Gray’s injury, a strained lat muscle that’s expected to sideline him most of April, left two spots at the back of the rotation. The A’s are turning to right-handers Triggs and Alcantara, who have combined for just 11 big league starts between them.
Certainly with Triggs, this scenario had been developing for a while. Front office officials had talked him up since the beginning of the offseason as a rotation possibility. He's posted a 5.06 ERA in five exhibitions (three starts), but he looked very sharp in his last outing Wednesday against the White Sox.
Alcantara is out of minor league options, and the A’s wanted to keep him whether it was in a starting or relief role. His ERA is 4.50 over six appearances (three starts), but like Triggs, his most recent start was his most effective.
“Both of these guys will get an opportunity they haven’t had before,” A’s manager Bob Melvin said.
Sunday’s developments could have a trickle-down effect with other parts of the roster. The A’s are in a better position now to keep five outfielders if they want and go with the standard seven relievers. Going with eight relievers and four outfielders seemed more likely when Alcantara was still a bullpen consideration just to keep him from hitting the waiver wire.
Non-roster invitees Alejandro De Aza and Jaff Decker, who is slated to return Monday from an oblique injury, are the primary candidates to be the fifth outfielder, although Chris Parmelee, another non-roster player, has quietly had a good spring.
The seventh bullpen spot could go to Daniel Coulombe if the A’s deem it important to have a second lefty, or they could go with impressive right-handed prospect Frankie Montas, who would be more of a multi-inning reliever asked to get both lefties and righties out. Of course, they could still opt for an eight-man ‘pen if they want a second lefty and think it’s necessary to keep Montas as a length guy.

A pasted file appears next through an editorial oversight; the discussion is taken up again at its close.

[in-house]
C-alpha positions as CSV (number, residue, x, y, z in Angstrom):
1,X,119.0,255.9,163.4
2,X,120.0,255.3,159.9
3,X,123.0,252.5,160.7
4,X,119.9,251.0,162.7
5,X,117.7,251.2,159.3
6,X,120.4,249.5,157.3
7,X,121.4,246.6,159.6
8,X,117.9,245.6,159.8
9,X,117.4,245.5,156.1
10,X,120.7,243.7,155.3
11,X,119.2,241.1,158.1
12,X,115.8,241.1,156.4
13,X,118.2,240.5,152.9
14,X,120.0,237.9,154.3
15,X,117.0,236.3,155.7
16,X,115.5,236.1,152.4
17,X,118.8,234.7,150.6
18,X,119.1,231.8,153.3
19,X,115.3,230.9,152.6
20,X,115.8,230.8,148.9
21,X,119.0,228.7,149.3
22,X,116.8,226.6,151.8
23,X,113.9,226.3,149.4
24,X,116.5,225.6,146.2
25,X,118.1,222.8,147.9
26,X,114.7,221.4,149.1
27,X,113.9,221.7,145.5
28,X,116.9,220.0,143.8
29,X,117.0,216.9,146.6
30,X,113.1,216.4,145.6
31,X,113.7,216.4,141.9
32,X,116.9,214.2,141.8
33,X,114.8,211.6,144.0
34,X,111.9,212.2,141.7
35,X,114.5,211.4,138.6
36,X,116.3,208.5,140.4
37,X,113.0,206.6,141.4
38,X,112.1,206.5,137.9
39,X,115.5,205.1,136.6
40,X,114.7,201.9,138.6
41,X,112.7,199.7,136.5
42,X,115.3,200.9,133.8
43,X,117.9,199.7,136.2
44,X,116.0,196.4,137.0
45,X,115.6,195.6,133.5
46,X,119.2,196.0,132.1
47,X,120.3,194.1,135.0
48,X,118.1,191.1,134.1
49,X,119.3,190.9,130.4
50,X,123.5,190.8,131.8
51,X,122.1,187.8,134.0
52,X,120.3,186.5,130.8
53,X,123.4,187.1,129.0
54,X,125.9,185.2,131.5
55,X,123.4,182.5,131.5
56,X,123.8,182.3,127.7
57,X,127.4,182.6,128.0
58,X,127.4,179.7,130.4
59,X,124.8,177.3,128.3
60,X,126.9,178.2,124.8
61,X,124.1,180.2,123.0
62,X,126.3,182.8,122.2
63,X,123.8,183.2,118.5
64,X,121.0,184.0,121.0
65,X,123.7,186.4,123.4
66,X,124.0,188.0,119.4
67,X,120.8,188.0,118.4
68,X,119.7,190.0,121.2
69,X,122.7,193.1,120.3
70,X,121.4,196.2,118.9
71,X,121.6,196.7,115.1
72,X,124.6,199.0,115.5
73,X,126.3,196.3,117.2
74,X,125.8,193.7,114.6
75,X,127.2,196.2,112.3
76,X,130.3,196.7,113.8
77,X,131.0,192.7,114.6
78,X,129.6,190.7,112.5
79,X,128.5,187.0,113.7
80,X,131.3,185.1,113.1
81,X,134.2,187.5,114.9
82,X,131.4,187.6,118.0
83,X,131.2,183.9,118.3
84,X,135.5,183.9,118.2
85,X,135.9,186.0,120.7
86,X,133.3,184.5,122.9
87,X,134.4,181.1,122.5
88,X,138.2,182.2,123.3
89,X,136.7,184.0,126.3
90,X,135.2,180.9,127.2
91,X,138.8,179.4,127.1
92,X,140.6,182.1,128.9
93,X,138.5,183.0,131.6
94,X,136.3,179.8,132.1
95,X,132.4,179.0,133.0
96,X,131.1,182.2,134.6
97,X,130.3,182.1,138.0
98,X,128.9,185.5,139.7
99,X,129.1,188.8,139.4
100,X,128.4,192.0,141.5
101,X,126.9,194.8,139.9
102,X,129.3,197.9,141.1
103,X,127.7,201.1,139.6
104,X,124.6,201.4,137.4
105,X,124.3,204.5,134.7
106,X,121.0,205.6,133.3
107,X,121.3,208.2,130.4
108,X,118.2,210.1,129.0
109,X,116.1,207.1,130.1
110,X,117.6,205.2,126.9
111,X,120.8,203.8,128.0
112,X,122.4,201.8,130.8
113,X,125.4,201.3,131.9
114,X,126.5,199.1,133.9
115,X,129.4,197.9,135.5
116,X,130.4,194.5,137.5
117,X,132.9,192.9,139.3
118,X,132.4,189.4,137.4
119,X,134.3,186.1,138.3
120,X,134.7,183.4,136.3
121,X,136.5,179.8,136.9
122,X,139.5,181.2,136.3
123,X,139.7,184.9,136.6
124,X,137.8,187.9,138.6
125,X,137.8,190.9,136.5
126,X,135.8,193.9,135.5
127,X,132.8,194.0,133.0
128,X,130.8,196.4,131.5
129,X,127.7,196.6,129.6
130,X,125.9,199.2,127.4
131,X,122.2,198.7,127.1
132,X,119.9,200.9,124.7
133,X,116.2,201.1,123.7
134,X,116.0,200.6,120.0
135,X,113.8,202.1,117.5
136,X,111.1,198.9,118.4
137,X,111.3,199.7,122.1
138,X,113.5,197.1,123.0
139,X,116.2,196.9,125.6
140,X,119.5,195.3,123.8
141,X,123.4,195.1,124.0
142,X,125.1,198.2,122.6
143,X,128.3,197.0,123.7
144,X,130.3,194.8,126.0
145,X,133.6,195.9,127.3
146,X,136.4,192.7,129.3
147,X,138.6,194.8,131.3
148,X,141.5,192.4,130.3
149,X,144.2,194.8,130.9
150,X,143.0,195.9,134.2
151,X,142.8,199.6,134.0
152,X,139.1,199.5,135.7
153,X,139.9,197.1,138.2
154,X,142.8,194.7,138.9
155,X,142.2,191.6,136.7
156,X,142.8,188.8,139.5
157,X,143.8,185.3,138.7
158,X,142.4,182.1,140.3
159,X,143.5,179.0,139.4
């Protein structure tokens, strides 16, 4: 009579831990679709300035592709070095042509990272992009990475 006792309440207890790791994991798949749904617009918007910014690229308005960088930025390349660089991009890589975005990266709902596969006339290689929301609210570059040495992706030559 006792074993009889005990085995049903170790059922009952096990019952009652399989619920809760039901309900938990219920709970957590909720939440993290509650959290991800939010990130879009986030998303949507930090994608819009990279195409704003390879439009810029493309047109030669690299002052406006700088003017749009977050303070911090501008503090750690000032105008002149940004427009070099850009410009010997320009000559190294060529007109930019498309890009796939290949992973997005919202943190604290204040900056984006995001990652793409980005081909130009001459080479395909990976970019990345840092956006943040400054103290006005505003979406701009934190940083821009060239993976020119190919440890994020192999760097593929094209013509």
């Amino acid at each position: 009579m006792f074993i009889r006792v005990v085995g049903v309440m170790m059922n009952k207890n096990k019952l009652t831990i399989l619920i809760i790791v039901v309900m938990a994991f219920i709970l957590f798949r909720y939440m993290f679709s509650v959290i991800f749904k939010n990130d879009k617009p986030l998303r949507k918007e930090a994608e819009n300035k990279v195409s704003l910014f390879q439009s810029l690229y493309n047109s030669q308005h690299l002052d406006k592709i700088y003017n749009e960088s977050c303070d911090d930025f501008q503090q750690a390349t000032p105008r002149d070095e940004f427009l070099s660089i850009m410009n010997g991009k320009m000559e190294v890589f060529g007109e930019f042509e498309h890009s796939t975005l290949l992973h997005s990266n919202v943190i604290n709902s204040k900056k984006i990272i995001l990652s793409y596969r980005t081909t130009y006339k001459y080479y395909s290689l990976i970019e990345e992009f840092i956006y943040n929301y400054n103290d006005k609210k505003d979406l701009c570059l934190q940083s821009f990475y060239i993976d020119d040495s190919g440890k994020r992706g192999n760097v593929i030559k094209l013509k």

Detwiler was on the fringe of the rotation competition and also could have been a bullpen consideration. But he posted an 11.88 ERA over eight appearances. The lefty is now free to sign with any club, though Melvin didn’t rule out the chance of Detwiler returning at some point.
Khris Davis, out recently with right quad soreness, will play in a minor league game Sunday along with Decker. If Davis comes out of it well, Melvin said he will DH on Monday.
In another injury update, third baseman Trevor Plouffe is doing OK after tweaking an abductor muscle in his groin. Melvin is aiming to get him in one more game before the A’s fly north Wednesday, and then Plouffe will have the Bay Bridge Series to make sure he’s ready.
Lazaro Armenteros, the A’s 17-year-old stud outfield prospect better known as “Lazarito,” is believed to have become the youngest player in franchise history to appear in a Cactus League game.
Armenteros entered at the DH spot in the eighth against the Dodgers and went 0-for-2, flying out to right-center and popping up to shallow center. With the A’s short on position players, Armenteros was brought over from minor league camp and got a little exposure to the big league environment.
“He’s quite athletic, and I know they love him over there” at minor league camp, A's manager Bob Melvin recently said.
Armenteros also got a chance to mingle with Dodger outfielder (and fellow Cuban) Yasiel Puig before the game.
“Over there (in Cuba) you kind of play the game because you like it and you enjoy it,” Armenteros recently said through interpreter Juan Dorado. “Here, it’s more like a job. There’s more preparation.”
Armenteros will stay in Arizona through extended spring training and then head to play in the Dominican Summer League.